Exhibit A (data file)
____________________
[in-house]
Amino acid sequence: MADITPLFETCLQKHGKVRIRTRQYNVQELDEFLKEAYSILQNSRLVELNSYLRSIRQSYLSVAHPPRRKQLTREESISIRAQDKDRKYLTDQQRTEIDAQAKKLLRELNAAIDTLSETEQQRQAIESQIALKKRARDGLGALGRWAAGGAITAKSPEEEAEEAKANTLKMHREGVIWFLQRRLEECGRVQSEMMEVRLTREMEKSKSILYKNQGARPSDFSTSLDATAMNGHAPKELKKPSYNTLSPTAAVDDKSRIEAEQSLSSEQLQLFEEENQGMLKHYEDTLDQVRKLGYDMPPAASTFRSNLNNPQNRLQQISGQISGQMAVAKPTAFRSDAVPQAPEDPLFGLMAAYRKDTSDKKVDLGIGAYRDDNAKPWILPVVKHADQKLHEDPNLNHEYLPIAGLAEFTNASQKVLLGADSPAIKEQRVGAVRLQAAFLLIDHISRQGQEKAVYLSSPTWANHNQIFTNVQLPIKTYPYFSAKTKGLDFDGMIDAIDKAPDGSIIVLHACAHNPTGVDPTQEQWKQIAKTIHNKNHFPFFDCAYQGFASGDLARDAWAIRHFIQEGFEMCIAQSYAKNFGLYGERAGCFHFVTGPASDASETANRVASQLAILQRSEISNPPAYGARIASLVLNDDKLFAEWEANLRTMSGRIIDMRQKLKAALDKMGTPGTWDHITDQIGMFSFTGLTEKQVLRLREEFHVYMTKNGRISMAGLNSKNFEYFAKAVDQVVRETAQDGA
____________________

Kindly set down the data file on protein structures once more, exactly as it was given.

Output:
[in-house]
Amino acid sequence: MADITPLFETCLQKHGKVRIRTRQYNVQELDEFLKEAYSILQNSRLVELNSYLRSIRQSYLSVAHPPRRKQLTREESISIRAQDKDRKYLTDQQRTEIDAQAKKLLRELNAAIDTLSETEQQRQAIESQIALKKRARDGLGALGRWAAGGAITAKSPEEEAEEAKANTLKMHREGVIWFLQRRLEECGRVQSEMMEVRLTREMEKSKSILYKNQGARPSDFSTSLDATAMNGHAPKELKKPSYNTLSPTAAVDDKSRIEAEQSLSSEQLQLFEEENQGMLKHYEDTLDQVRKLGYDMPPAASTFRSNLNNPQNRLQQISGQISGQMAVAKPTAFRSDAVPQAPEDPLFGLMAAYRKDTSDKKVDLGIGAYRDDNAKPWILPVVKHADQKLHEDPNLNHEYLPIAGLAEFTNASQKVLLGADSPAIKEQRVGAVRLQAAFLLIDHISRQGQEKAVYLSSPTWANHNQIFTNVQLPIKTYPYFSAKTKGLDFDGMIDAIDKAPDGSIIVLHACAHNPTGVDPTQEQWKQIAKTIHNKNHFPFFDCAYQGFASGDLARDAWAIRHFIQEGFEMCIAQSYAKNFGLYGERAGCFHFVTGPASDASETANRVASQLAILQRSEISNPPAYGARIASLVLNDDKLFAEWEANLRTMSGRIIDMRQKLKAALDKMGTPGTWDHITDQIGMFSFTGLTEKQVLRLREEFHVYMTKNGRISMAGLNSKNFEYFAKAVDQVVRETAQDGA